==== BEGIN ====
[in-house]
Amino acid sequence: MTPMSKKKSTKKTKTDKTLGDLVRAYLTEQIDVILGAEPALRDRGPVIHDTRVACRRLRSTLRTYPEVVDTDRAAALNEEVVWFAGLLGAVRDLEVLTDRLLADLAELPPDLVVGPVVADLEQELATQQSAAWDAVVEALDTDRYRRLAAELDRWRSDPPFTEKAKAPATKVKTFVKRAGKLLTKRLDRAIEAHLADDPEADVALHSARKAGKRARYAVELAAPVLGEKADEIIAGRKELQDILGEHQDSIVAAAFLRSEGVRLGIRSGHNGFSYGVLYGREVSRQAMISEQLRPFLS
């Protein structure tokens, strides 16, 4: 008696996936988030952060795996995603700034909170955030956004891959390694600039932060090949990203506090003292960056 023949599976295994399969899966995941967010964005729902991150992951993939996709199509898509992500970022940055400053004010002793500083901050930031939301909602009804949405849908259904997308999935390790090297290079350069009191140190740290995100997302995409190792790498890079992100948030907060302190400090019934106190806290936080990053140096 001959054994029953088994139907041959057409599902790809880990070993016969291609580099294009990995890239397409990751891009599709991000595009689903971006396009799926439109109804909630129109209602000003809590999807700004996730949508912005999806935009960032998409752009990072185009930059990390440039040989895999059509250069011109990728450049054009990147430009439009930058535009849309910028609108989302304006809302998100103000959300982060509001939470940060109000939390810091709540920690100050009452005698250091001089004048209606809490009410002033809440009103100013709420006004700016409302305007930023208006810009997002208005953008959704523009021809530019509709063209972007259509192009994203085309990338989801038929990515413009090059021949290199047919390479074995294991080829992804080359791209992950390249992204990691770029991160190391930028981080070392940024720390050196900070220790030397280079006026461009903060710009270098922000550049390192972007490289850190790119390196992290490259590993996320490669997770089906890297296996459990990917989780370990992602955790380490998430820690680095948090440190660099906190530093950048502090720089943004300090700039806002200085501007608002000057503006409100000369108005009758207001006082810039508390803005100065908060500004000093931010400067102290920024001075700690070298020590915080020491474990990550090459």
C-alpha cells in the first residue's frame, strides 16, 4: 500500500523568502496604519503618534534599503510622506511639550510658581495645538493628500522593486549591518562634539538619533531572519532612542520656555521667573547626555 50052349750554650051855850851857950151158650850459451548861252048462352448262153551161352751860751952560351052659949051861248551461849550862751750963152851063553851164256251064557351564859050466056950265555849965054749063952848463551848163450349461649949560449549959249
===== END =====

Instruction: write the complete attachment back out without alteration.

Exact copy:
[in-house]
Amino acid sequence: MTPMSKKKSTKKTKTDKTLGDLVRAYLTEQIDVILGAEPALRDRGPVIHDTRVACRRLRSTLRTYPEVVDTDRAAALNEEVVWFAGLLGAVRDLEVLTDRLLADLAELPPDLVVGPVVADLEQELATQQSAAWDAVVEALDTDRYRRLAAELDRWRSDPPFTEKAKAPATKVKTFVKRAGKLLTKRLDRAIEAHLADDPEADVALHSARKAGKRARYAVELAAPVLGEKADEIIAGRKELQDILGEHQDSIVAAAFLRSEGVRLGIRSGHNGFSYGVLYGREVSRQAMISEQLRPFLS
């Protein structure tokens, strides 16, 4: 008696996936988030952060795996995603700034909170955030956004891959390694600039932060090949990203506090003292960056 023949599976295994399969899966995941967010964005729902991150992951993939996709199509898509992500970022940055400053004010002793500083901050930031939301909602009804949405849908259904997308999935390790090297290079350069009191140190740290995100997302995409190792790498890079992100948030907060302190400090019934106190806290936080990053140096 001959054994029953088994139907041959057409599902790809880990070993016969291609580099294009990995890239397409990751891009599709991000595009689903971006396009799926439109109804909630129109209602000003809590999807700004996730949508912005999806935009960032998409752009990072185009930059990390440039040989895999059509250069011109990728450049054009990147430009439009930058535009849309910028609108989302304006809302998100103000959300982060509001939470940060109000939390810091709540920690100050009452005698250091001089004048209606809490009410002033809440009103100013709420006004700016409302305007930023208006810009997002208005953008959704523009021809530019509709063209972007259509192009994203085309990338989801038929990515413009090059021949290199047919390479074995294991080829992804080359791209992950390249992204990691770029991160190391930028981080070392940024720390050196900070220790030397280079006026461009903060710009270098922000550049390192972007490289850190790119390196992290490259590993996320490669997770089906890297296996459990990917989780370990992602955790380490998430820690680095948090440190660099906190530093950048502090720089943004300090700039806002200085501007608002000057503006409100000369108005009758207001006082810039508390803005100065908060500004000093931010400067102290920024001075700690070298020590915080020491474990990550090459």
C-alpha cells in the first residue's frame, strides 16, 4: 500500500523568502496604519503618534534599503510622506511639550510658581495645538493628500522593486549591518562634539538619533531572519532612542520656555521667573547626555 50052349750554650051855850851857950151158650850459451548861252048462352448262153551161352751860751952560351052659949051861248551461849550862751750963152851063553851164256251064557351564859050466056950265555849965054749063952848463551848163450349461649949560449549959249